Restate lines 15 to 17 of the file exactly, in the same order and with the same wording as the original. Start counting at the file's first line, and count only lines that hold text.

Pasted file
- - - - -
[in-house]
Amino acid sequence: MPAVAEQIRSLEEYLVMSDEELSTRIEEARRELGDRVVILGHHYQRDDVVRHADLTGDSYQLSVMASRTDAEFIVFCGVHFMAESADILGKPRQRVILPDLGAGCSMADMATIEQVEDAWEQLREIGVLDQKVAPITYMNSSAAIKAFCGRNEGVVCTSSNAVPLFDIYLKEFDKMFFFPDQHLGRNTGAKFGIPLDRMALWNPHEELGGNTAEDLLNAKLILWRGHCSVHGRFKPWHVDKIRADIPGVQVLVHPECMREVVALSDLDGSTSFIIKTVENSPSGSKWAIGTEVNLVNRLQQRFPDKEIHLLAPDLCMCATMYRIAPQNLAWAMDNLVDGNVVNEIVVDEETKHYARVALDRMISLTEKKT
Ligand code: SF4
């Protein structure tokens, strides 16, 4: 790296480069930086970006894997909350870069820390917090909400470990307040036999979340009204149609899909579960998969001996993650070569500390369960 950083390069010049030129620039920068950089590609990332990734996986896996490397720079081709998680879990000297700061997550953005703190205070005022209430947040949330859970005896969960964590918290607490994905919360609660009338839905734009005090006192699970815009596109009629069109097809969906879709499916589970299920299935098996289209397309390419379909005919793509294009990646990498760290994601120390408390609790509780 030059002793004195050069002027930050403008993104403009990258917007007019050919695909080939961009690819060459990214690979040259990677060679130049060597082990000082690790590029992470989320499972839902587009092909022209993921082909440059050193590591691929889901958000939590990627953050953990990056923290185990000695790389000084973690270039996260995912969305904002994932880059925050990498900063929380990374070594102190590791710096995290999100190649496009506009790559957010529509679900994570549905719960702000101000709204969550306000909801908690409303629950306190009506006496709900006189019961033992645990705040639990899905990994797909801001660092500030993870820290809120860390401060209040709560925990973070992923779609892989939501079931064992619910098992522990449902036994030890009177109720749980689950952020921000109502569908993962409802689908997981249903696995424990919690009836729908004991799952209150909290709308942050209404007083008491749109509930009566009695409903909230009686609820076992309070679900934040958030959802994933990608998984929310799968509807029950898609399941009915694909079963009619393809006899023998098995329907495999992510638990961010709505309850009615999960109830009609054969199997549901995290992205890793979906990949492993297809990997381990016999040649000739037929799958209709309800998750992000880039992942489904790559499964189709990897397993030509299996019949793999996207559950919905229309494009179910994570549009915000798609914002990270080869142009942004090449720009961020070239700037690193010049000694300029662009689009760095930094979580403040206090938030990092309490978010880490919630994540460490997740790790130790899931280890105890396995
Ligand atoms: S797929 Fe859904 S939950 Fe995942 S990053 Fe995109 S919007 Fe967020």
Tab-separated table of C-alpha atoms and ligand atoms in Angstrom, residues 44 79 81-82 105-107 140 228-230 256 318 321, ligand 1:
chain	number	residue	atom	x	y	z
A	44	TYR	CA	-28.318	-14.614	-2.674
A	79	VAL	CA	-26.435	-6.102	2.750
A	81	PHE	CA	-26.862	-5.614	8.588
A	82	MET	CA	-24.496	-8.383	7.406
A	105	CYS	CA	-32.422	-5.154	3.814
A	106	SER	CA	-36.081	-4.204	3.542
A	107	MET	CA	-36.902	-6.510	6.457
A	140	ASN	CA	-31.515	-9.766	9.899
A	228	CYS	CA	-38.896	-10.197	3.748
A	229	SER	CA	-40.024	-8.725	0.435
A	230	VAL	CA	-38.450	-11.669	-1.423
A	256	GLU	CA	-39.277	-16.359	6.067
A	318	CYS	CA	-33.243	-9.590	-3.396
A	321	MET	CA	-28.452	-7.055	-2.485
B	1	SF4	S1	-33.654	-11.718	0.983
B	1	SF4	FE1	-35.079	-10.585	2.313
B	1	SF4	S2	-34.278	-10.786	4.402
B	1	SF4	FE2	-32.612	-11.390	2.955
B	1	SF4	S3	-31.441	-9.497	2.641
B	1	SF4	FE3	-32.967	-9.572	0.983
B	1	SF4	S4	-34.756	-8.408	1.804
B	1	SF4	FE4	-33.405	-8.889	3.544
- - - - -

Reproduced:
A	140	ASN	CA	-31.515	-9.766	9.899
A	228	CYS	CA	-38.896	-10.197	3.748
A	229	SER	CA	-40.024	-8.725	0.435